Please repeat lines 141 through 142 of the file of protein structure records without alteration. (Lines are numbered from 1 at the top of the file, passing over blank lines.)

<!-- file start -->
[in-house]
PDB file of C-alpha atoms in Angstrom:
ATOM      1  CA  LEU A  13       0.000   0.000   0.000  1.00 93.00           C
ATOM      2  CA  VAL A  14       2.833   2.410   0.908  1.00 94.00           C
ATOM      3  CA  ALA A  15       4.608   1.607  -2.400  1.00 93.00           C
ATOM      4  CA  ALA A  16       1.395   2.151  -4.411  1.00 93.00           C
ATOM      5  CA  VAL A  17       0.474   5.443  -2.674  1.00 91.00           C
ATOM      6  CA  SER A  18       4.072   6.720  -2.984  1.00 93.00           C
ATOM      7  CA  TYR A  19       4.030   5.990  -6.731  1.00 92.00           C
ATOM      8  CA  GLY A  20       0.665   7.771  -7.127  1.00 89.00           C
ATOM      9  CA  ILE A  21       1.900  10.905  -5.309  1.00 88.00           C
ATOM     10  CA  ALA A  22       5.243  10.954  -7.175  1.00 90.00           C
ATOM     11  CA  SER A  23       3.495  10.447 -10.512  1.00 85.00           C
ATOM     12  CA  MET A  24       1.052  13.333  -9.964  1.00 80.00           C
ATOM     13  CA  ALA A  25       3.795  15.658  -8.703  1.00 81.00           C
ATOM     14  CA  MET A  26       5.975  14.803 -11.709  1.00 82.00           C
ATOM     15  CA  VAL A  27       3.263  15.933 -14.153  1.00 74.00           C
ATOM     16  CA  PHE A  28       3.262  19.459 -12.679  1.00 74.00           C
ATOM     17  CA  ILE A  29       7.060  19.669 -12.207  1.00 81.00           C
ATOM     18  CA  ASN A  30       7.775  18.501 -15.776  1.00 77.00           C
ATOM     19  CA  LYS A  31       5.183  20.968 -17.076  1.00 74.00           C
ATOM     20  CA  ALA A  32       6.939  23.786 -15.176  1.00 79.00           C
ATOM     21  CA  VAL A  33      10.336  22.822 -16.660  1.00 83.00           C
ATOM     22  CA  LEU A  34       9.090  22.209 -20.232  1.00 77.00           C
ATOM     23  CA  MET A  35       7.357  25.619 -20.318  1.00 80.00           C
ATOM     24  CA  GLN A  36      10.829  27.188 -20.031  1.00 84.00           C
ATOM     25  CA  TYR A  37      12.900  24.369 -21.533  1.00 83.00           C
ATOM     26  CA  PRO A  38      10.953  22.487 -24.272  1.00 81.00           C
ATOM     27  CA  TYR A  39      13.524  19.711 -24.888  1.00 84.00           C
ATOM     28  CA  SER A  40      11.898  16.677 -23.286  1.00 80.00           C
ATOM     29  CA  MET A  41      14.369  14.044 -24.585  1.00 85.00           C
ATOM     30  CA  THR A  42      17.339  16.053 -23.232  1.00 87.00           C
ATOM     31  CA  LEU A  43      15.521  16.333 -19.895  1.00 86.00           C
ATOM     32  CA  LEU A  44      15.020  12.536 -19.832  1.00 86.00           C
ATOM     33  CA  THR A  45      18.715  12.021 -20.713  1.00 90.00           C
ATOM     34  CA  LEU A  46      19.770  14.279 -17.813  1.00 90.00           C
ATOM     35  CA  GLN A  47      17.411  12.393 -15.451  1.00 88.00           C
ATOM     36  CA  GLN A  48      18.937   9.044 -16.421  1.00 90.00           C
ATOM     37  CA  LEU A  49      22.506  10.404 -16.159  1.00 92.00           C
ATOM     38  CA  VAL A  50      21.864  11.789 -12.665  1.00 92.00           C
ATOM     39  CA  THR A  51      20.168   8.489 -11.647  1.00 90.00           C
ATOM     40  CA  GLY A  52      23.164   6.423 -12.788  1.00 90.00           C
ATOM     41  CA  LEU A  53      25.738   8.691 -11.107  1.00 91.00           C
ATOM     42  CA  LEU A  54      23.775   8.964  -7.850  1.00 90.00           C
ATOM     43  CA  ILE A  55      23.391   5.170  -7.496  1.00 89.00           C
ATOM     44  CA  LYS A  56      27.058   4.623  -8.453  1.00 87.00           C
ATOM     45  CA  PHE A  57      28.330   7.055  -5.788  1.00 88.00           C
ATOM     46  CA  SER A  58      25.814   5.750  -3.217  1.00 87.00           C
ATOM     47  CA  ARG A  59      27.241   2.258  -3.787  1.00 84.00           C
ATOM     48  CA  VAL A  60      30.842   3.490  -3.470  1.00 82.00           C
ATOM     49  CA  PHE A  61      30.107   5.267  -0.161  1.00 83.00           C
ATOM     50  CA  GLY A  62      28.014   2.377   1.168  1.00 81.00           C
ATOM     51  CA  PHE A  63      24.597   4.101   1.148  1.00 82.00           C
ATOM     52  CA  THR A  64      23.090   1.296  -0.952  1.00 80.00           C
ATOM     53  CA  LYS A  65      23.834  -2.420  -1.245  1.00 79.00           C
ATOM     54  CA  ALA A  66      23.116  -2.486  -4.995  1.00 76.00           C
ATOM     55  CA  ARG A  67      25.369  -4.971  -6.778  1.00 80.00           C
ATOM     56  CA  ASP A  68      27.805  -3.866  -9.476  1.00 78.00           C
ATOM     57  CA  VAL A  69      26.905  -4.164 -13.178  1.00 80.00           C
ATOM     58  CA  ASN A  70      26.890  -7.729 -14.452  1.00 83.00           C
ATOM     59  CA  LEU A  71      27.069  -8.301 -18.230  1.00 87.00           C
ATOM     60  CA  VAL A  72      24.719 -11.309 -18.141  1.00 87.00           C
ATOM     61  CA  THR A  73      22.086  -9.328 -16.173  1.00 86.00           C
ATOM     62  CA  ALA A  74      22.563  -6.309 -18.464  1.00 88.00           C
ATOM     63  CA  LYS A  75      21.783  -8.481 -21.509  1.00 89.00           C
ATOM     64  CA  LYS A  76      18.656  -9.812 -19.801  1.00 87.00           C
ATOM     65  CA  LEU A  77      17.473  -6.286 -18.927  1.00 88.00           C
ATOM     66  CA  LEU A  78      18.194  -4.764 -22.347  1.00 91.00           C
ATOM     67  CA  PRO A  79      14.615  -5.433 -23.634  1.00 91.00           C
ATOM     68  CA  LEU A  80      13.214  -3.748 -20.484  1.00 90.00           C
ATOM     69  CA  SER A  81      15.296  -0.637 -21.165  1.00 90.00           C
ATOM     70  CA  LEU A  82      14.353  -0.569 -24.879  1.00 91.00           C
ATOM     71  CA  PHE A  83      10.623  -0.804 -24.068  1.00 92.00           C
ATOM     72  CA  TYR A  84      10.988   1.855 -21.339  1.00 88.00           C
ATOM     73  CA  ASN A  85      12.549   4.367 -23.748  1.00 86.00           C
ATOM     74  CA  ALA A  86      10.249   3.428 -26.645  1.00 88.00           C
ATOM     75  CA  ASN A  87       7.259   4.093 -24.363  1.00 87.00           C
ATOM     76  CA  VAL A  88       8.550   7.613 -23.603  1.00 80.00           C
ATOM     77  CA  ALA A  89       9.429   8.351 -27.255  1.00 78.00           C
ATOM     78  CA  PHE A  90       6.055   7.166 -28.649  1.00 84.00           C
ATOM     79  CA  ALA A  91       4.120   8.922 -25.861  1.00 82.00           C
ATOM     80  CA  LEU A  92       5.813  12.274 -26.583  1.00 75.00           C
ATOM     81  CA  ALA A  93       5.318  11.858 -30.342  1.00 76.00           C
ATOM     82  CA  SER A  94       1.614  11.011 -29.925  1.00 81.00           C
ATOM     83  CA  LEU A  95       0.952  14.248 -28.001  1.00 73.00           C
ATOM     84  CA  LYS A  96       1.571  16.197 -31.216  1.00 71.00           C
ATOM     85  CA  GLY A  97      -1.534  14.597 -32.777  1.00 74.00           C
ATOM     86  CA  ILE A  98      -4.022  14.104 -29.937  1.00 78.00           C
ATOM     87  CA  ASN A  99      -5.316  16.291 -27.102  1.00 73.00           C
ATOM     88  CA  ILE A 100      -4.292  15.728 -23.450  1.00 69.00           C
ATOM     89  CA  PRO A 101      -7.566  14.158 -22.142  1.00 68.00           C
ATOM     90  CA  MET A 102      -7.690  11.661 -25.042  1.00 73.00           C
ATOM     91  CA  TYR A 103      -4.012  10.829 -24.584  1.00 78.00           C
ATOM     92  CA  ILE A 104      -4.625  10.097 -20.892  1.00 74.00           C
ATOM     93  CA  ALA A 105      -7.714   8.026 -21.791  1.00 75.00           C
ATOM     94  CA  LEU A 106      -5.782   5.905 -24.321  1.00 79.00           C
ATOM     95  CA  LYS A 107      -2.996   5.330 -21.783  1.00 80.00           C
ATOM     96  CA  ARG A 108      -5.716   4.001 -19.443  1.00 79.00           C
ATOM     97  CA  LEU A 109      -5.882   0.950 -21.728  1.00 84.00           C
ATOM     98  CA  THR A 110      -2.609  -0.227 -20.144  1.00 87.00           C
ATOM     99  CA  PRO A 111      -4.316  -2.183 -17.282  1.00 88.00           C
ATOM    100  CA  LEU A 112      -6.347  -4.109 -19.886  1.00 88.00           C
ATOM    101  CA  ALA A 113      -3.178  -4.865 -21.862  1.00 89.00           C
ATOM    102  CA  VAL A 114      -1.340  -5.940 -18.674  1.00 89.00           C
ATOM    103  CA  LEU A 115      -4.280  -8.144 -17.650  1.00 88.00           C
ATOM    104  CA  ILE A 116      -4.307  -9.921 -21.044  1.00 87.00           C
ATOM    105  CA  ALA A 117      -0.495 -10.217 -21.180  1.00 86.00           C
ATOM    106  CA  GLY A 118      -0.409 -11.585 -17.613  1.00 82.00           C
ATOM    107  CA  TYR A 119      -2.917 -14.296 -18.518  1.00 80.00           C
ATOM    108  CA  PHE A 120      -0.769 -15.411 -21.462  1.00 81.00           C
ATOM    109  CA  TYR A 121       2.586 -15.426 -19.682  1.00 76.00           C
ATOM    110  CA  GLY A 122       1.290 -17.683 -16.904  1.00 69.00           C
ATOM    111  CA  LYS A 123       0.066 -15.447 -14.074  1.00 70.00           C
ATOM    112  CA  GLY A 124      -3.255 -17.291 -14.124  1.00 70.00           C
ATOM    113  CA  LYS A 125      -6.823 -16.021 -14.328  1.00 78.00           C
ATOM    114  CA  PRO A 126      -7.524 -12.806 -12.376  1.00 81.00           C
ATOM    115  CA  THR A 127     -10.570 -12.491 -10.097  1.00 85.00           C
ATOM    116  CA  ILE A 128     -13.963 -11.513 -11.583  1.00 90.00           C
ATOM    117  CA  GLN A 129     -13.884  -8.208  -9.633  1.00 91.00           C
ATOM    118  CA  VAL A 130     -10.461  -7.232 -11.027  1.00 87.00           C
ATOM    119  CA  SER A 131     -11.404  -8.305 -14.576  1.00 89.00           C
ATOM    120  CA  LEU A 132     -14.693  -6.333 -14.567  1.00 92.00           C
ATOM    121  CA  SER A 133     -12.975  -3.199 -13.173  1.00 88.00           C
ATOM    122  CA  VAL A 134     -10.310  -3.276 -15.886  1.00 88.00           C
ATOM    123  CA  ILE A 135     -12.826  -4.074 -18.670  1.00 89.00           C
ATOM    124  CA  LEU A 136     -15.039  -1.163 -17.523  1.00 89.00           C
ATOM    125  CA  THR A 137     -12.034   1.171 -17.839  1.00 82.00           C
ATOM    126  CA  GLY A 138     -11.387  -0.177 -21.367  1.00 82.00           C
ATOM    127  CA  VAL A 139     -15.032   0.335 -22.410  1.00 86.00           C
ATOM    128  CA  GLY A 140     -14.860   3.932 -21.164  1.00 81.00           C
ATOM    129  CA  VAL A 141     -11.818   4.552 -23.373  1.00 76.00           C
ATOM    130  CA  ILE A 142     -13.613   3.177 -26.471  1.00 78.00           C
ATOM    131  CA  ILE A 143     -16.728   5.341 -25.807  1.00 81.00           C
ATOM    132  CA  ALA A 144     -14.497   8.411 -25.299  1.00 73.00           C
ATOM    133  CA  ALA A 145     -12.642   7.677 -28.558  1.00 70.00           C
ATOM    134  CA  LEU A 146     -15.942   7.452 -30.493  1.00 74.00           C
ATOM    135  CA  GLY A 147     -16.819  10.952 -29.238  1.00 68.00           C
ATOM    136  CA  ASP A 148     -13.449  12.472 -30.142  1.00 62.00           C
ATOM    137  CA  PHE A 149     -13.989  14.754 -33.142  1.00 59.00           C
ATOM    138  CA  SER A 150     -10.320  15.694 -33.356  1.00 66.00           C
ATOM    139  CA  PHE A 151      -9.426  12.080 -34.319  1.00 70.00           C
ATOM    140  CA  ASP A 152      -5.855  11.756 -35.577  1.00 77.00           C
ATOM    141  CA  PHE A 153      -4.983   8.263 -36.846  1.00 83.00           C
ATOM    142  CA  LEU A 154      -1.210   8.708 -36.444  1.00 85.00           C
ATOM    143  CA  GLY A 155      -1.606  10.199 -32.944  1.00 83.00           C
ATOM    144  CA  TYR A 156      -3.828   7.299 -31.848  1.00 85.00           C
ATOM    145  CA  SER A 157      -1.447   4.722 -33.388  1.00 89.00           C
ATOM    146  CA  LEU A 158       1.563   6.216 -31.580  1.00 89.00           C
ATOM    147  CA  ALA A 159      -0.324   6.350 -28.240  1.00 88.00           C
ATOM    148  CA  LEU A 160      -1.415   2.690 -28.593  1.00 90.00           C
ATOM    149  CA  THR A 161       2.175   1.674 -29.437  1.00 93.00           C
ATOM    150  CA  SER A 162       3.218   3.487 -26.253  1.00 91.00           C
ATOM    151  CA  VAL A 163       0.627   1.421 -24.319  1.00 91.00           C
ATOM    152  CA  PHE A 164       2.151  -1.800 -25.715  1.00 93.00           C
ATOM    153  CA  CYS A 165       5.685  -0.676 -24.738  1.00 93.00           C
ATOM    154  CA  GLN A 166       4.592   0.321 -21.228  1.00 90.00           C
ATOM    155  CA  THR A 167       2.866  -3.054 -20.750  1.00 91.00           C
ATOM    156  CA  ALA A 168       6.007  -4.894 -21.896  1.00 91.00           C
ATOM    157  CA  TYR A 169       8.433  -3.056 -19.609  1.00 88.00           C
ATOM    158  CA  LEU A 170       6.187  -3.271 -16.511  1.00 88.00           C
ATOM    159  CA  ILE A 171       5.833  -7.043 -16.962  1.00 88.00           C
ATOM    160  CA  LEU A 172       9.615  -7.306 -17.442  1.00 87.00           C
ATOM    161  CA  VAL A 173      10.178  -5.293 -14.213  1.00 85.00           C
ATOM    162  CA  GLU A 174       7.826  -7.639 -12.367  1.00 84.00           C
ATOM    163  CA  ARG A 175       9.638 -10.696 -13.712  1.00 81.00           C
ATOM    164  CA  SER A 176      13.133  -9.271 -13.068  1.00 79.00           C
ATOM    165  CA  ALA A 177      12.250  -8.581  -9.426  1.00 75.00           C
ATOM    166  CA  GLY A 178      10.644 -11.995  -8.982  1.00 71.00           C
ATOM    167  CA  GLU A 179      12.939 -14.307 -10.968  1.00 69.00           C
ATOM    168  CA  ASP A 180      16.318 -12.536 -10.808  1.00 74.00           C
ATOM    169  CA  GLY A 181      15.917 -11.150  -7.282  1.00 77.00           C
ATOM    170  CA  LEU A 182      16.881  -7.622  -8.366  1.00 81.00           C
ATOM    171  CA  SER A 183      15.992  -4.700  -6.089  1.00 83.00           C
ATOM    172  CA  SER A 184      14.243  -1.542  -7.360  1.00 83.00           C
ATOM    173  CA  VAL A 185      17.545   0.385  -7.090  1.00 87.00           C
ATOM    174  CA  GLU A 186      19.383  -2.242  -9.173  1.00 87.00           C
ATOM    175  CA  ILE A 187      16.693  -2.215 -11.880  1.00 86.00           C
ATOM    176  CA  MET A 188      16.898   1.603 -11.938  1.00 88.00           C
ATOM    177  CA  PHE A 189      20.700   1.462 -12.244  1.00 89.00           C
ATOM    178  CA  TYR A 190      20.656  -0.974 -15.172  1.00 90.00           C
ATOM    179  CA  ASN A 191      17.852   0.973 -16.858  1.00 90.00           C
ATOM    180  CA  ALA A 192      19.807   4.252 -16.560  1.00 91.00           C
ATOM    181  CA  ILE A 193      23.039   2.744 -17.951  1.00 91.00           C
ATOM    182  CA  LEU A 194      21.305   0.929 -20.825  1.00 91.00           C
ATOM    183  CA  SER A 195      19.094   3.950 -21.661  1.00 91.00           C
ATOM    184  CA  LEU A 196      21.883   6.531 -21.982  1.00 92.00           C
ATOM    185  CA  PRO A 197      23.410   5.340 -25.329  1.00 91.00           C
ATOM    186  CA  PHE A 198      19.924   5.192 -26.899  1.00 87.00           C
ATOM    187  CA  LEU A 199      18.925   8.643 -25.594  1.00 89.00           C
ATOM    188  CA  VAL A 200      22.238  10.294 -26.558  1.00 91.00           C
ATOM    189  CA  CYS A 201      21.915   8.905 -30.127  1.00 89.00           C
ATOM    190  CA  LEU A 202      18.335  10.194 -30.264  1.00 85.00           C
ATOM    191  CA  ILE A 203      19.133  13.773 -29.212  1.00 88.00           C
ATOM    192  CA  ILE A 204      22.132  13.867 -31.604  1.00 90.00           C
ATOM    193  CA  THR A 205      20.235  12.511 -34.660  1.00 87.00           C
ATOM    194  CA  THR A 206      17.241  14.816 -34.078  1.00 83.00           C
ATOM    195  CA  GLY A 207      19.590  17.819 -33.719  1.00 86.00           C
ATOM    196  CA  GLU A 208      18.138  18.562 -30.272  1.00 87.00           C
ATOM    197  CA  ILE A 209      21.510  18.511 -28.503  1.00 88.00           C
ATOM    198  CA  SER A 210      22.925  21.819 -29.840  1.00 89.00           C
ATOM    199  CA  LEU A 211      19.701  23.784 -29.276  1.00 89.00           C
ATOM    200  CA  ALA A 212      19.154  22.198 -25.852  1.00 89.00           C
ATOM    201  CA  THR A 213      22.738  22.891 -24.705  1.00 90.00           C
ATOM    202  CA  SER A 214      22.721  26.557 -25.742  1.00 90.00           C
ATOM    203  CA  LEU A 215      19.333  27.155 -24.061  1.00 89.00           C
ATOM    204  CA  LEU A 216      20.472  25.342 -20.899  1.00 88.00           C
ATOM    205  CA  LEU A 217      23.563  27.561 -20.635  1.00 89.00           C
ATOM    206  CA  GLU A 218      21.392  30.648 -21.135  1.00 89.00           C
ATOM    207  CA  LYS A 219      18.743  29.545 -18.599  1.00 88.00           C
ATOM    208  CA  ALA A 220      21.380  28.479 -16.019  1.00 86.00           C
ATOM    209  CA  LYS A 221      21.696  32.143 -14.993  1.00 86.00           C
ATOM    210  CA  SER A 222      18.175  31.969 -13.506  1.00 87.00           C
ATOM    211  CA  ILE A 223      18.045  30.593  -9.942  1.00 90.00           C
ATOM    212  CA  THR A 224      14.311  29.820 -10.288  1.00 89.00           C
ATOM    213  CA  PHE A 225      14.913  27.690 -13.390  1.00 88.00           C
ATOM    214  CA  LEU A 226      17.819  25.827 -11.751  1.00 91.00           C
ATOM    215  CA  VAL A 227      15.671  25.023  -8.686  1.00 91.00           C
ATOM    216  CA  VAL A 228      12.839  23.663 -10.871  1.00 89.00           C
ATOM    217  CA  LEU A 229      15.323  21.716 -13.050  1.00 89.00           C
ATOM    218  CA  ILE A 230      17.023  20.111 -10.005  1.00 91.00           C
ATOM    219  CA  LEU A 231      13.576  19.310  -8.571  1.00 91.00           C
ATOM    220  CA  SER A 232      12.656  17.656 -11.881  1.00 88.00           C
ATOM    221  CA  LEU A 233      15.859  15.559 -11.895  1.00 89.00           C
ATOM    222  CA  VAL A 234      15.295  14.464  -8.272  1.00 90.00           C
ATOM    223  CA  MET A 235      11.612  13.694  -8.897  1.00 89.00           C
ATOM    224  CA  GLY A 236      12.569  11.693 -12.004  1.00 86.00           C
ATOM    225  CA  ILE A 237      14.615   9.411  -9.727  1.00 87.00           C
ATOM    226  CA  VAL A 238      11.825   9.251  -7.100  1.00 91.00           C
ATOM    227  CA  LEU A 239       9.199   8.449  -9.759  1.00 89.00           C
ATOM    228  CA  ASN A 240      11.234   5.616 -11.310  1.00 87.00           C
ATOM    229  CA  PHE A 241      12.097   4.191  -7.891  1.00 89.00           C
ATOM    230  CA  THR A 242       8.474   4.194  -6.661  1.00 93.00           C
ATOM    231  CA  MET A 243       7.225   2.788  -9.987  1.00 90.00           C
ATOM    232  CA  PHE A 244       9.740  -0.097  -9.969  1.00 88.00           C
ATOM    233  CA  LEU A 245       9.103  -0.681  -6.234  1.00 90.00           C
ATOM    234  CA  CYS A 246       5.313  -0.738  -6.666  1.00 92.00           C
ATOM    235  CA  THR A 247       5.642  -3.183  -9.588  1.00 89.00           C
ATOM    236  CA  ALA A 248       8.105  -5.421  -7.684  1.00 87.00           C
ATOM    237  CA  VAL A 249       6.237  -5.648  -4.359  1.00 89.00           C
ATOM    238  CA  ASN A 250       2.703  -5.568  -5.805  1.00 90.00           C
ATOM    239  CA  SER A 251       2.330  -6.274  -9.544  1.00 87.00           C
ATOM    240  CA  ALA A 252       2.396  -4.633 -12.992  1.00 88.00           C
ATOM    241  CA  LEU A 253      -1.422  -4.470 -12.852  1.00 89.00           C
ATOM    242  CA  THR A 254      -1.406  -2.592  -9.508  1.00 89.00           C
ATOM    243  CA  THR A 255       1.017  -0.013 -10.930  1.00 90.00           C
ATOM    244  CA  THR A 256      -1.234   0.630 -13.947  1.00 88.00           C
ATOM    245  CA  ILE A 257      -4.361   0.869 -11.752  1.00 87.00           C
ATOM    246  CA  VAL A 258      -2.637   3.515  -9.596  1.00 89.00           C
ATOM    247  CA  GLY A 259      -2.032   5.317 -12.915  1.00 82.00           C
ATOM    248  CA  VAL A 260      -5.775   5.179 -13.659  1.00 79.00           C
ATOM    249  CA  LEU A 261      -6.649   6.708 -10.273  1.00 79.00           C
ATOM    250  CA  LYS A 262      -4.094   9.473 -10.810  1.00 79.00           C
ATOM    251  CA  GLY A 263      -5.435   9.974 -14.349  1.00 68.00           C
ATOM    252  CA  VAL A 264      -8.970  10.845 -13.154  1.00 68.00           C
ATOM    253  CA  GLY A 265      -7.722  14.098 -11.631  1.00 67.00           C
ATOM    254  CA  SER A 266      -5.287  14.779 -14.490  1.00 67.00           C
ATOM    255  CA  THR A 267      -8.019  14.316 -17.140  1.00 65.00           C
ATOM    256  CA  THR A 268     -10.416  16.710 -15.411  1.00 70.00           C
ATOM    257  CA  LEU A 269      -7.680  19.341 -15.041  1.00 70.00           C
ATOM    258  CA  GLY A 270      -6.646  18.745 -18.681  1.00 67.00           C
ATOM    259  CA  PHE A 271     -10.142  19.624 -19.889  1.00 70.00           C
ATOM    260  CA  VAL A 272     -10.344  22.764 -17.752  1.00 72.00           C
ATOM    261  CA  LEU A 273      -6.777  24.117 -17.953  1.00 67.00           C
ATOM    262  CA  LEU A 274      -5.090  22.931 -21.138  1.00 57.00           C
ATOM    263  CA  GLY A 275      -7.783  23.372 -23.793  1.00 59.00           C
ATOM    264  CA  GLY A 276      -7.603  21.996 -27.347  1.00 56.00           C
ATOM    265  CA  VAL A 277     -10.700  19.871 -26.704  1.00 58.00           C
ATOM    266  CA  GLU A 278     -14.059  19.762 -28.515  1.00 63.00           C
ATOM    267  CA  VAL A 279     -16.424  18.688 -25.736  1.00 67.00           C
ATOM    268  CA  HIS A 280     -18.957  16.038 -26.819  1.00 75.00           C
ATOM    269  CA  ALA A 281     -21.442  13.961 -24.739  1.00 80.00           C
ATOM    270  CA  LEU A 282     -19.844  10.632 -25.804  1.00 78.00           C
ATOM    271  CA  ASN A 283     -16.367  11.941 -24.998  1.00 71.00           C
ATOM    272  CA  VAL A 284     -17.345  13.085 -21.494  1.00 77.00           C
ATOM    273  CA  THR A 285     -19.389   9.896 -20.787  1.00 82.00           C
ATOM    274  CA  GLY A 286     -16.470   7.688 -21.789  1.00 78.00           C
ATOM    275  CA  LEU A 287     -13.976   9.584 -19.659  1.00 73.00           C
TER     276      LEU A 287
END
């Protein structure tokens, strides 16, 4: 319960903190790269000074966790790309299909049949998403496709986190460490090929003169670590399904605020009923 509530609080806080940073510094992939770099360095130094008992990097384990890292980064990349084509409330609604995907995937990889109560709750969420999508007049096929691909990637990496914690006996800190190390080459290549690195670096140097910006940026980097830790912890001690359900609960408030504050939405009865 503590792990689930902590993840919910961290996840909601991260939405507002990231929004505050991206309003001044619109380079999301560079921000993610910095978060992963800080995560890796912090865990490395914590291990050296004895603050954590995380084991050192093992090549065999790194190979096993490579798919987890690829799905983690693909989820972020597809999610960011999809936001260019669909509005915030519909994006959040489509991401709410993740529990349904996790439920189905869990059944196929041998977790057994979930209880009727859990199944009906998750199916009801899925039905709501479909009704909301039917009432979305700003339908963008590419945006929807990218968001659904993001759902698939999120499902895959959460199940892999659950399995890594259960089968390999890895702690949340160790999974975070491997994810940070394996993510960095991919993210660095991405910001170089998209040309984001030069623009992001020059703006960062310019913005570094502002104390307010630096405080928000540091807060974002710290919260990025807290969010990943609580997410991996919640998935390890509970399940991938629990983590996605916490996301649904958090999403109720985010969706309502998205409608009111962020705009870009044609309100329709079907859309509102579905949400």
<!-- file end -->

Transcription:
ATOM    139  CA  PHE A 151      -9.426  12.080 -34.319  1.00 70.00           C
ATOM    140  CA  ASP A 152      -5.855  11.756 -35.577  1.00 77.00           C